These 7 Plants Might Actually Be Bad for Your Garden
When you think about what plants to introduce to your garden, you often feel drawn to pretty looks, colourful petals, lovely scent-giving and yard appeal contributors. However, the truth is some of them are actually quite bad to include in your gardening efforts.
Not all plants are good options for your garden. They may look pretty and lovely, but may have invasive, aggressive and water-hogging qualities that make them a rather poor option. Here are few plants to exclude from your garden care and watch out for, unless you want to have trouble:
- Rose of Sharon - if there is a definition for an invasive plant, this has to be this one. Roses of Sharon sure are beautiful shrubs, which you may want to include in your garden design, but it might prove to be a bit too much for what you are bargaining for. The problem is that the blossoms of the shrub grow into fruit containing seed pots, which easily spread in the wind. Before you know it, your garden may be overrun, as Sharon roses don’t really require much in terms of garden maintenance and can survive with minimal amount of water in poor soil.
- Forget-me-nots - these overcrowding little flowers are gorgeous! They are beautiful to the eye and tend to compete with every flower out there for good looks. However, they can easily overcrowd your garden, which might seem fine at first. After all, who doesn’t want to have beautiful flowers in their garden? The problem is that they are quite fleeting, which means little return for your gardening efforts.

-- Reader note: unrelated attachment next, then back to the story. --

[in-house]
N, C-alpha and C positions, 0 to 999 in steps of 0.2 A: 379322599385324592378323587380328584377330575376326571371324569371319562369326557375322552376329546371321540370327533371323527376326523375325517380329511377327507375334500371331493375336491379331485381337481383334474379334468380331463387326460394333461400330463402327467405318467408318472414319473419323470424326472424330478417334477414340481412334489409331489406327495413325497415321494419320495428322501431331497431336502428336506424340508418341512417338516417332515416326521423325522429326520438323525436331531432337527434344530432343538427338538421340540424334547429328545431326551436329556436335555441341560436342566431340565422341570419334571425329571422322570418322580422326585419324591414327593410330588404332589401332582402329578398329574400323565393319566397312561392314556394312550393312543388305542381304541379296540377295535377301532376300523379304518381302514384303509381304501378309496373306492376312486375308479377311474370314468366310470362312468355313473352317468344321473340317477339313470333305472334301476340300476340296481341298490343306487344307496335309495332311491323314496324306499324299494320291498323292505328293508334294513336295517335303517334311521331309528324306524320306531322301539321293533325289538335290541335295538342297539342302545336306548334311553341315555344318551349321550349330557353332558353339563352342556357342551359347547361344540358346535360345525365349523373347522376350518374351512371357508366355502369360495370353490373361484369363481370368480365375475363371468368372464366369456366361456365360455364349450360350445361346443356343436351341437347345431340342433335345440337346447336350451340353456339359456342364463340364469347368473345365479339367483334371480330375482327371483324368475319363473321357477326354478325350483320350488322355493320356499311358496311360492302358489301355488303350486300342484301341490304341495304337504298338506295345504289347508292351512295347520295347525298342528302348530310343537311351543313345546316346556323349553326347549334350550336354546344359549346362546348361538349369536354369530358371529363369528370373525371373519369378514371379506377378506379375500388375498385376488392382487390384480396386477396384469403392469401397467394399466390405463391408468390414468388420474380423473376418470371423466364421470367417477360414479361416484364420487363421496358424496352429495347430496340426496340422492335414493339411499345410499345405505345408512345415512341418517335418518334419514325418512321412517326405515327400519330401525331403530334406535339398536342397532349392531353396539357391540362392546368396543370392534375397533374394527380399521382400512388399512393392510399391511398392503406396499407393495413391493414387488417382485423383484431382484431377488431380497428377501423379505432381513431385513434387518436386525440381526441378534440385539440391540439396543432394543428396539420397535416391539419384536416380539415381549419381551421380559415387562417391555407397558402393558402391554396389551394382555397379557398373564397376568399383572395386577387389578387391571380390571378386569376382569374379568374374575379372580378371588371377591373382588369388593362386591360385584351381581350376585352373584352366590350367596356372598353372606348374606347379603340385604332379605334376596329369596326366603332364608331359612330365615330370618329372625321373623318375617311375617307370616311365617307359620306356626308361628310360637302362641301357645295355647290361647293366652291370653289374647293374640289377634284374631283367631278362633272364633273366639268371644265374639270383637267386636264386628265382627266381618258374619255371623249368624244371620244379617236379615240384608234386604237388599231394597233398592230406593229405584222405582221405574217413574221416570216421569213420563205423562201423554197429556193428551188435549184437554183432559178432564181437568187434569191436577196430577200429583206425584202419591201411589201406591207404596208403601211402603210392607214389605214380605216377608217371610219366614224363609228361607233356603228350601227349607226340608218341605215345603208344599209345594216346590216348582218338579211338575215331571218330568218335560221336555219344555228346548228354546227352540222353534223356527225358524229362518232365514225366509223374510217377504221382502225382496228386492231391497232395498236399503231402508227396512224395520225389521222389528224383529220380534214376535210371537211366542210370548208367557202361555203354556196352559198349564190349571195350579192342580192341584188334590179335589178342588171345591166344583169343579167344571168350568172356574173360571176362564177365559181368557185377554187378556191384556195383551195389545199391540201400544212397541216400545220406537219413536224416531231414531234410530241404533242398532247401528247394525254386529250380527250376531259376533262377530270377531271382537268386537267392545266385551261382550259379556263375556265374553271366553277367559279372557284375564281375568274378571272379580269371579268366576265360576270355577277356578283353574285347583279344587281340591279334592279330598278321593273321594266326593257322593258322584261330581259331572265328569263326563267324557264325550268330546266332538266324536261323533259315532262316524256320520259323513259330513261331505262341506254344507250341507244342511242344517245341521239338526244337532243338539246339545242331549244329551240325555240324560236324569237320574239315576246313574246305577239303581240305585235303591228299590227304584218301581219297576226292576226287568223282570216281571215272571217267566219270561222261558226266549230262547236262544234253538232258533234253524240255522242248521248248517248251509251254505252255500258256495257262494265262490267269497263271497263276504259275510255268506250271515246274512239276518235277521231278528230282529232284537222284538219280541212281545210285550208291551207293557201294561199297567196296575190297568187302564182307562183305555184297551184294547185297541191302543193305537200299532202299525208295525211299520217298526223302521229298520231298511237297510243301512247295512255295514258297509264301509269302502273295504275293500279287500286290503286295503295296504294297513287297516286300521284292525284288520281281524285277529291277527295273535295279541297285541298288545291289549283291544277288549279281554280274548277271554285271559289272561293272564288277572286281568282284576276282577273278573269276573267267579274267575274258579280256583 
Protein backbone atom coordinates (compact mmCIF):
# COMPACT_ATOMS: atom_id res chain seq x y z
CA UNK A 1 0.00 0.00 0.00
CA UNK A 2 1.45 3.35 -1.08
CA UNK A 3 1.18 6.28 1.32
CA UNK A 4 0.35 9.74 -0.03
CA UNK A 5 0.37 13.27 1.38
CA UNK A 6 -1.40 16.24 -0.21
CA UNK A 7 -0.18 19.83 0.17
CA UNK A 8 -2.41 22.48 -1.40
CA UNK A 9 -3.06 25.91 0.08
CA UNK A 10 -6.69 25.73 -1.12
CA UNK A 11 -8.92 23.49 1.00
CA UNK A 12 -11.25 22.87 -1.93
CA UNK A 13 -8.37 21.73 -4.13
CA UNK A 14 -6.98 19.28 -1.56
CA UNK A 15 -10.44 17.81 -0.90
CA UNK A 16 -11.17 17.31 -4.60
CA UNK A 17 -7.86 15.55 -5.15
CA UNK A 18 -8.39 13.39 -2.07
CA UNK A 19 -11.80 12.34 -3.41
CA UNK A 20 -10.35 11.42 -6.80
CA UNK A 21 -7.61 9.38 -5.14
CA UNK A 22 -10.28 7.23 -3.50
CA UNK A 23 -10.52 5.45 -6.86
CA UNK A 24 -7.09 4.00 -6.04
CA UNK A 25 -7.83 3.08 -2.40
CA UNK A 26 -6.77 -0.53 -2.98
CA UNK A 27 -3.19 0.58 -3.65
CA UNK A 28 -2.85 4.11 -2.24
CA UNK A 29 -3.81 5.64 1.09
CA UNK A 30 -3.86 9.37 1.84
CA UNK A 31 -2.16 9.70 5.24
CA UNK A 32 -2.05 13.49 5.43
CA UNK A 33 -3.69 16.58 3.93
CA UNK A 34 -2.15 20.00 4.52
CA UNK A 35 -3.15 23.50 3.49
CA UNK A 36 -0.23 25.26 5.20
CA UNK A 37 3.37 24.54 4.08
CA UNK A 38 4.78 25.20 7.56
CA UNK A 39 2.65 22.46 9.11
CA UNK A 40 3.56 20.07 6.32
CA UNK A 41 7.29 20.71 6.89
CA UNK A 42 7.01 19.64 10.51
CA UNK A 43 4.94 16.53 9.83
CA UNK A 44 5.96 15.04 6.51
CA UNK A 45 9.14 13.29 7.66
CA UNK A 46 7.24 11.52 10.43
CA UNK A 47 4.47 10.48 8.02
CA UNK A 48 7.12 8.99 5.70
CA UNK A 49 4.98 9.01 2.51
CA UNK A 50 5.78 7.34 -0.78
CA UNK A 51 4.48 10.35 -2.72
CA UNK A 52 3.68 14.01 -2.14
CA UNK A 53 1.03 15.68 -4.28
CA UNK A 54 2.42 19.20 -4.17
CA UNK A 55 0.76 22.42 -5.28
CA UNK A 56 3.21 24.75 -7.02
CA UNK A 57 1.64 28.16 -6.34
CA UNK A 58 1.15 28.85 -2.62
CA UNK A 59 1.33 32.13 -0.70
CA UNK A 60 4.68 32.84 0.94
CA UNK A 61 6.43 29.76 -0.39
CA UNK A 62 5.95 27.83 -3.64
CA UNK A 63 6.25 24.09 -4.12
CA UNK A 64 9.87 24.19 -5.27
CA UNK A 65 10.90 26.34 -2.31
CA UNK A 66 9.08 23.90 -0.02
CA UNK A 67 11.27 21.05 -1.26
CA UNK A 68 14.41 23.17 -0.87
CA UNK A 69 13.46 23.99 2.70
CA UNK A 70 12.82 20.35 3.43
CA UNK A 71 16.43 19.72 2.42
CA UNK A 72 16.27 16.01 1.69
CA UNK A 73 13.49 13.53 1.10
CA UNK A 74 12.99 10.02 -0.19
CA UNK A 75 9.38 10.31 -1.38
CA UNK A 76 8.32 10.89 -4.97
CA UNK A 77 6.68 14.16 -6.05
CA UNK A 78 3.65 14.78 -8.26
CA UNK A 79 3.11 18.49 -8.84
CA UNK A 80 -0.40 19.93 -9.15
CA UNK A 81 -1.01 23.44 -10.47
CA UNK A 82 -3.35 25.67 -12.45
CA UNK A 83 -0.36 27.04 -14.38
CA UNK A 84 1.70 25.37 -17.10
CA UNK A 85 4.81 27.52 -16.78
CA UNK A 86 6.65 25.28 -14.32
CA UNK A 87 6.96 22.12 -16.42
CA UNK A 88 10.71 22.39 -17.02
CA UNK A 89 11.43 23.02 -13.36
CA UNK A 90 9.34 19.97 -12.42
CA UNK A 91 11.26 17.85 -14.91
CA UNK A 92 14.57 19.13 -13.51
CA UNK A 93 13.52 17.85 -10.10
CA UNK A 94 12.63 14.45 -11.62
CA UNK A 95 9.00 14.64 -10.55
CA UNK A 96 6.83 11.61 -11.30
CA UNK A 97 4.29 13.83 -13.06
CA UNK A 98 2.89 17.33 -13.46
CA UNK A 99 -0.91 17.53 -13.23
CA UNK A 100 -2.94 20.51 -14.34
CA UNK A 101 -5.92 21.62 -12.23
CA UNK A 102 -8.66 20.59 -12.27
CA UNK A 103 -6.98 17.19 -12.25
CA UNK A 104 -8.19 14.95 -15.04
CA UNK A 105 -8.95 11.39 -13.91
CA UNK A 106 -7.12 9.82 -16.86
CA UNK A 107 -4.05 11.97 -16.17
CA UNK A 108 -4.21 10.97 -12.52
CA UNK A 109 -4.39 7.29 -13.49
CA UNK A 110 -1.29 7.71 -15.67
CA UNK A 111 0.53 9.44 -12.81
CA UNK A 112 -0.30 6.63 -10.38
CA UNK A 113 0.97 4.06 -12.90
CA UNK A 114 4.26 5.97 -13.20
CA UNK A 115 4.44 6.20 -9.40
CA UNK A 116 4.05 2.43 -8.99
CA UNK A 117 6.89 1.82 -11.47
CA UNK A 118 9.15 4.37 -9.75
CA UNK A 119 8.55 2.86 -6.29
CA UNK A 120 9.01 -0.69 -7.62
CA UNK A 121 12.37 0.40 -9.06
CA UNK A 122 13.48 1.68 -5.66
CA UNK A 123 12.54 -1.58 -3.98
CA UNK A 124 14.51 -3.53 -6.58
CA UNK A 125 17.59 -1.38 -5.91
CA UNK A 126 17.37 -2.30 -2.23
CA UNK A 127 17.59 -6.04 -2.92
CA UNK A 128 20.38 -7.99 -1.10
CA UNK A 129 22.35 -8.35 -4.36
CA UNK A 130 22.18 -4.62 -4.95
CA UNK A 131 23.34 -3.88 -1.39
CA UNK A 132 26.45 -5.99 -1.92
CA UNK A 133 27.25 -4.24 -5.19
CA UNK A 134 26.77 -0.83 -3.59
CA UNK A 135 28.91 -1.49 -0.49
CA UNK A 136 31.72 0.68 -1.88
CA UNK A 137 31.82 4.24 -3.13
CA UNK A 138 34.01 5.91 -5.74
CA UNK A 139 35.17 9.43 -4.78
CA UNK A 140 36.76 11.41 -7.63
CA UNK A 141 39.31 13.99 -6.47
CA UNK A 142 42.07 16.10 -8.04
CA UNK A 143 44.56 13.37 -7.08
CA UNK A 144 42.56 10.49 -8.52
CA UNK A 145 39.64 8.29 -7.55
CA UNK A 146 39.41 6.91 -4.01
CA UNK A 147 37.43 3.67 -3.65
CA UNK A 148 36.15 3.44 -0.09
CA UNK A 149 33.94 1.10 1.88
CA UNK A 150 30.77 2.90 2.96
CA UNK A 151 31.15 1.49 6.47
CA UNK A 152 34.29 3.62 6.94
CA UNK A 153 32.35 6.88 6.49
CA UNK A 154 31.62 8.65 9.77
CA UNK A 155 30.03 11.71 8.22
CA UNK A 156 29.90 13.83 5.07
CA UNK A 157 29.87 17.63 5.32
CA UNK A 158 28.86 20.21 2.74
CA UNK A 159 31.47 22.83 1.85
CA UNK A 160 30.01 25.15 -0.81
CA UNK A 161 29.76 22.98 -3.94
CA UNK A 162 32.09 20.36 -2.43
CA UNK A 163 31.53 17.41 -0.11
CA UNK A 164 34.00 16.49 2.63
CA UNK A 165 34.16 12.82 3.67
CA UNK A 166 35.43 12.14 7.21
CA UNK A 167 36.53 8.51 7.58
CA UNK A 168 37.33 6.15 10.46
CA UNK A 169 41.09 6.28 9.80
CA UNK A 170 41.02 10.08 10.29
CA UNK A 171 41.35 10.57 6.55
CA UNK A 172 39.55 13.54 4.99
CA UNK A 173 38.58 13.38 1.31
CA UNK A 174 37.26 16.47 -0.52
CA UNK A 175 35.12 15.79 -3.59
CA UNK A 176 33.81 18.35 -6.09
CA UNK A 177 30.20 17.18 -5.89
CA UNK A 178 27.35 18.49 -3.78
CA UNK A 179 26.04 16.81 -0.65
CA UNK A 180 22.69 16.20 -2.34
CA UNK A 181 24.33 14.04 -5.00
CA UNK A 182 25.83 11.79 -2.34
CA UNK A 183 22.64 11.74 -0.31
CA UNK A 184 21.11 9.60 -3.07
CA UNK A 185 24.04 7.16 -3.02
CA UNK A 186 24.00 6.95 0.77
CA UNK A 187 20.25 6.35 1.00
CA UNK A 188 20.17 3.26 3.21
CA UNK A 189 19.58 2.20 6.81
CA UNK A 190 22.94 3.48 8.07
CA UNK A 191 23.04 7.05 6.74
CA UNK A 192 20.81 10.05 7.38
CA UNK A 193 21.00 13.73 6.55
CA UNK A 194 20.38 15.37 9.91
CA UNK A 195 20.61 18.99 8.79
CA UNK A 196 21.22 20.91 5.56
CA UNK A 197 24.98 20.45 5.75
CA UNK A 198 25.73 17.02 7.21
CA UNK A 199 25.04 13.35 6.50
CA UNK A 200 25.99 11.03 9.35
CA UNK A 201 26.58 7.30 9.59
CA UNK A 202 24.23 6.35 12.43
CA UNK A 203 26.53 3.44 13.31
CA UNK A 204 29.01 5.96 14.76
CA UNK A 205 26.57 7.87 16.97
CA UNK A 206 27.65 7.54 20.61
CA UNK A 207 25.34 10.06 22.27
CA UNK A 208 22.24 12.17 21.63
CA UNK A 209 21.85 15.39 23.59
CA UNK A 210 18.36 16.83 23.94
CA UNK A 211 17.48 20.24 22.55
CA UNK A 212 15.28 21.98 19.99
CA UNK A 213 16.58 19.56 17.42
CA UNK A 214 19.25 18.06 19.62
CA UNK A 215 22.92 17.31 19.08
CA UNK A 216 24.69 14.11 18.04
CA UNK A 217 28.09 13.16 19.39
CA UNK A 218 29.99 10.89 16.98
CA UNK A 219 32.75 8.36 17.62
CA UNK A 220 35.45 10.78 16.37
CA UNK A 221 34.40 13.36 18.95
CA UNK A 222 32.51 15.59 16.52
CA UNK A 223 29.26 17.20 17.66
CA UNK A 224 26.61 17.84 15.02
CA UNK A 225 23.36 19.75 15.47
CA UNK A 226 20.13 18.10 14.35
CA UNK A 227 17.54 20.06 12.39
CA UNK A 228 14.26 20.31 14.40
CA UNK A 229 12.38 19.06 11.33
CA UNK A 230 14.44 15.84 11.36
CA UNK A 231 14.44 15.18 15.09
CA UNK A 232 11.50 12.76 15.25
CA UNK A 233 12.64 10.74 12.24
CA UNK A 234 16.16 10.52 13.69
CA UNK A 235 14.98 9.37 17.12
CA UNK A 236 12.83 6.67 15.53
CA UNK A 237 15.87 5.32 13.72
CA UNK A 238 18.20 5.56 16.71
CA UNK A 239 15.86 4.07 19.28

- Yellow hibiscus - the state flower of Hawaii may look like a good idea to grow in your garden, but do keep in mind they require a lot more in terms of water. That in turn means more gardening maintenance on your side. If you fail to provide, they might just suck the whole of your yard dry, limiting options for other plants.
- Morning Glory - or bindweed, as it is also known as, is part flower, part weed. It is quite persistent, which means that you will really need to invest a lot of effort to get rid of it. With a hardy root system, it can be nearly impossible to clear out with just one method, such as watering it with boiling hot water. Think twice before you introduce this to your garden.
- Ivy - the main issue with ivy is that it is a real threat to any type of structure. Stucco, cement and wood siding can be damaged by ivy. Even though it looks romantic when it takes over old and abandoned walls, it should be noted that it may deteriorate these structures even further. It is also problematic for any type of paint.
- Trumpet Vine - this is an alternative to green ivy, which looks appealing but is even more aggressive and thus damaging to wood siding. Another problem is that it can sprout a long distance from where it was originally planted, adding the element of surprise to your gardening.
- Pachysandra - there is no problem in selecting this carpet ivy as option instead of grass for your garden, but you must be prepared with some adequate lawn care solutions. The main thing to keep in mind with this plant is that it attracts a lot of Euonymus Scales. These pests feed on the ivy and can easily kill it. Be ready to stop them before they leave large patches dead.
There is no doubt that any of these plants can cause more trouble than they are worth. Be very careful with them.